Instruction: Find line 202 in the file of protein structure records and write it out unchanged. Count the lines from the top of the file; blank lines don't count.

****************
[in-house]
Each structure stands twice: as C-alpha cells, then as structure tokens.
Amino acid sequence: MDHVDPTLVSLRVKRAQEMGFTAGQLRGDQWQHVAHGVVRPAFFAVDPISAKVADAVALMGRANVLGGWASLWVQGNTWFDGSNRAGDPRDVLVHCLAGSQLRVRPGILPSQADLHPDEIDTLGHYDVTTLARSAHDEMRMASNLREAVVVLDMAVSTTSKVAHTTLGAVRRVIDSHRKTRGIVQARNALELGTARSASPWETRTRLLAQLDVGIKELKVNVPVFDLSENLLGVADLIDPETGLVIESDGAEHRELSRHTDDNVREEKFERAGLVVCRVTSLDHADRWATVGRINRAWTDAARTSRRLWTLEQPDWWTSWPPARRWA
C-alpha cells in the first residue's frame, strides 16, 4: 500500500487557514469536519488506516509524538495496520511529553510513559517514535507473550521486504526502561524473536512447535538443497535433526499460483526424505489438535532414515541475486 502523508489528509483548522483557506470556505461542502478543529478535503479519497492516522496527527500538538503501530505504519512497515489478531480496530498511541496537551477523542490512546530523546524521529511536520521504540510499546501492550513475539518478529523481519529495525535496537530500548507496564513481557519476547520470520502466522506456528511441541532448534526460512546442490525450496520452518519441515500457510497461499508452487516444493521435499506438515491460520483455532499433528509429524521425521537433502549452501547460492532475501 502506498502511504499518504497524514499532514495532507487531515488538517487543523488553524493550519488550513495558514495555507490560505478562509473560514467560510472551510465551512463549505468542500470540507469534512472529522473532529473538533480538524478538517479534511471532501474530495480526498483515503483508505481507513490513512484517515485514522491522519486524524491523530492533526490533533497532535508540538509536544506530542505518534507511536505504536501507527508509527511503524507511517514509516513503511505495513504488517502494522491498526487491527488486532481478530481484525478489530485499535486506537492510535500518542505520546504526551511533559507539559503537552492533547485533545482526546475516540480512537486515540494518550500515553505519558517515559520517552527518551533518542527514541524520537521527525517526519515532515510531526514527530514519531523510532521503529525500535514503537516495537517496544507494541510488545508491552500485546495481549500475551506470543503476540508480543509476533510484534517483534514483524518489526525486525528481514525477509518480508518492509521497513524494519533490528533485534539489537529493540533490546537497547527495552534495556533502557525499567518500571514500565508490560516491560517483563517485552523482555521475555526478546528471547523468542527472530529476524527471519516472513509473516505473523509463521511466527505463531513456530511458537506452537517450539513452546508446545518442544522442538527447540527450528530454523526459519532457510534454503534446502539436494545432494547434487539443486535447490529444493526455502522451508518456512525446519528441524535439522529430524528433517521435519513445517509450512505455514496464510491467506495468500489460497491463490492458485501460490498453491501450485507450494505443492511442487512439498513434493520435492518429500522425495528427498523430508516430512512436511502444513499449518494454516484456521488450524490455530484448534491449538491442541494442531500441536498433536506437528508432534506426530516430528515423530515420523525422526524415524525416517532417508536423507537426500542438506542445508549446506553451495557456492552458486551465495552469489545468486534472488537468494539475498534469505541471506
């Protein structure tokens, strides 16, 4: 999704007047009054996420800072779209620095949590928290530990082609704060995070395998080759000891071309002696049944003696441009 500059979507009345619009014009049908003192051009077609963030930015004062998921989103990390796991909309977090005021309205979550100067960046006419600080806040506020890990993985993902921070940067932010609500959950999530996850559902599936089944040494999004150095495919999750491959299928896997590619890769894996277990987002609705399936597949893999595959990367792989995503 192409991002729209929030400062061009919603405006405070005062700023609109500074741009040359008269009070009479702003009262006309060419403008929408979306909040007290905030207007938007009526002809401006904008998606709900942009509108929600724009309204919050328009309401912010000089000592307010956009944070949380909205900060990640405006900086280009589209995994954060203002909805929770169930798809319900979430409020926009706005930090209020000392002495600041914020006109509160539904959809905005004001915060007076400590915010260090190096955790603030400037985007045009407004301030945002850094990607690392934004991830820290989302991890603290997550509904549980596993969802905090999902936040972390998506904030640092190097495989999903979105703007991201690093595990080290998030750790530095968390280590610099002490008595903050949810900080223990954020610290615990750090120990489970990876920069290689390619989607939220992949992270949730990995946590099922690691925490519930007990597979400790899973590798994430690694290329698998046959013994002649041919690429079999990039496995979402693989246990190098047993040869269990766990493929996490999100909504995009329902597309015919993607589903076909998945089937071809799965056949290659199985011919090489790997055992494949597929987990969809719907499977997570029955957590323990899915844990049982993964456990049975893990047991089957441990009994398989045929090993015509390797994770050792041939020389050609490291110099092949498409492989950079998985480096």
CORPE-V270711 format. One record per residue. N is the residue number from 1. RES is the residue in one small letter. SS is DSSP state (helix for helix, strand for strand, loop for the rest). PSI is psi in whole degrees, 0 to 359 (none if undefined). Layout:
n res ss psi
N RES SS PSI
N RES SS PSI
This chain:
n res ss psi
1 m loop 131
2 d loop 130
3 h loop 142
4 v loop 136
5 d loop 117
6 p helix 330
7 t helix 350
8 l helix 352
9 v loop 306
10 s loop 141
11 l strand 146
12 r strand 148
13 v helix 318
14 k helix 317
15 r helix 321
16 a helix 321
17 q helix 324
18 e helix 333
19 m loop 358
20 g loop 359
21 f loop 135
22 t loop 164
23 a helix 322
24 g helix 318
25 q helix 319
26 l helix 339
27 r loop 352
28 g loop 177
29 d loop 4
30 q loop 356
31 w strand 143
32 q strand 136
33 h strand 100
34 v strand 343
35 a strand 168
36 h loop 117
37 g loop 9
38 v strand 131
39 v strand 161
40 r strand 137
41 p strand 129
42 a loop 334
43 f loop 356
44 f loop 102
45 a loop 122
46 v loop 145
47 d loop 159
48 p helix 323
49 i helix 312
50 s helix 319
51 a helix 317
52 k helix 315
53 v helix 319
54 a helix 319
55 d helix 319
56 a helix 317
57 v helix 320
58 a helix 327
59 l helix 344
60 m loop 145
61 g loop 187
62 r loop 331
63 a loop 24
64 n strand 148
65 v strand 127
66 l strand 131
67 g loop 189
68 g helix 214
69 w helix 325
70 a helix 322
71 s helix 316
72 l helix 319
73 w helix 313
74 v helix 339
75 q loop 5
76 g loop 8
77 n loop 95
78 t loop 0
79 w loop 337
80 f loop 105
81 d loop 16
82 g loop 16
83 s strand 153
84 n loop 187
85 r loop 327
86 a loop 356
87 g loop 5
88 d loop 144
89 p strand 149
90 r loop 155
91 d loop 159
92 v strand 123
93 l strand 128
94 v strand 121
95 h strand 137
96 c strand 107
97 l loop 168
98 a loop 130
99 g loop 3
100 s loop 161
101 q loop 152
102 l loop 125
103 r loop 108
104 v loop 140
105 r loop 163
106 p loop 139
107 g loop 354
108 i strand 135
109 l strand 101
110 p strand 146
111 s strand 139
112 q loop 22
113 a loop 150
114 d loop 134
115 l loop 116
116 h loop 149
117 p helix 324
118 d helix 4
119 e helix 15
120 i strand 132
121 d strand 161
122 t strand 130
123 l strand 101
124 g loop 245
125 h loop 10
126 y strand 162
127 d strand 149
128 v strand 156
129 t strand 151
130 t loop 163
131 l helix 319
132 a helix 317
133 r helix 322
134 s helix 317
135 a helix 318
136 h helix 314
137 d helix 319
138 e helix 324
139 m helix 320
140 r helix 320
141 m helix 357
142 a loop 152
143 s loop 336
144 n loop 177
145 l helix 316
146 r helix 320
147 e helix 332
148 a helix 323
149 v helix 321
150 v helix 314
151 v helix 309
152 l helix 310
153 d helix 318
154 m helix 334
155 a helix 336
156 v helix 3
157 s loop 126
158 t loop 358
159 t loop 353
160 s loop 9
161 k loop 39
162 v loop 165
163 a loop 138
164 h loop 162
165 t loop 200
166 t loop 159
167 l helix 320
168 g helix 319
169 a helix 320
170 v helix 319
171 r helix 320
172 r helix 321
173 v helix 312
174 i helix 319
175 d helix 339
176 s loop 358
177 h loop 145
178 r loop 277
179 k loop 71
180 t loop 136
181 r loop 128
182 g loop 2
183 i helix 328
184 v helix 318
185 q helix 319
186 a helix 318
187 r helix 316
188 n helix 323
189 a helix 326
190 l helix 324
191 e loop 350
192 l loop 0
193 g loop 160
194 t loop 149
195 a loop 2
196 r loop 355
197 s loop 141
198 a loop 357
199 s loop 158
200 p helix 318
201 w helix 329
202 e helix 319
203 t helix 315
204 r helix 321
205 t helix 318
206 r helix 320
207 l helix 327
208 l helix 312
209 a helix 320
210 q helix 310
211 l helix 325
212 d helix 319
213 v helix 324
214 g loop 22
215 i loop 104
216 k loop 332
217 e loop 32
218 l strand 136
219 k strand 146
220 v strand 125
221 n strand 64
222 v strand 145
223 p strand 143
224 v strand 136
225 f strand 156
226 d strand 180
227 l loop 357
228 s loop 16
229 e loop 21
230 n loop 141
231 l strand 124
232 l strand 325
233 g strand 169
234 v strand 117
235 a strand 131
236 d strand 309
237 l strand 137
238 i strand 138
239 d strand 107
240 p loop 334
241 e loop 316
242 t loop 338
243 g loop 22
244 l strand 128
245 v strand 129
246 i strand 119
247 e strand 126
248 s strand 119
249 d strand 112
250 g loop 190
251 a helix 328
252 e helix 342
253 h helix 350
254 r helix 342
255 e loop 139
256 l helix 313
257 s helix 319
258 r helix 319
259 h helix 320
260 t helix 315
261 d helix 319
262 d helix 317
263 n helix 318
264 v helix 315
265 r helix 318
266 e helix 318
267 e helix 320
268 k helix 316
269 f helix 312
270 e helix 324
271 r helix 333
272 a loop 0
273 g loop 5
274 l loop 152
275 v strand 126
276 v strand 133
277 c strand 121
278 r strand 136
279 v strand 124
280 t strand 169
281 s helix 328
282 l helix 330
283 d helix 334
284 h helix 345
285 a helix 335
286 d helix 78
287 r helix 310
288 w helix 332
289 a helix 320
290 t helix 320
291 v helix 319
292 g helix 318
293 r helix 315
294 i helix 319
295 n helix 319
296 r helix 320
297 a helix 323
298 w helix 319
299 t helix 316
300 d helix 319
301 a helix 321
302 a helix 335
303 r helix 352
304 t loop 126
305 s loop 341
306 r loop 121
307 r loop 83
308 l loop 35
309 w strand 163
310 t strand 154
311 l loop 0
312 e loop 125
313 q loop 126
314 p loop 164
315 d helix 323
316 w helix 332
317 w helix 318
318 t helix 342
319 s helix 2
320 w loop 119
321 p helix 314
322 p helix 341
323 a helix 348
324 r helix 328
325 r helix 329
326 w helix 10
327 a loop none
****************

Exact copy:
191 e loop 350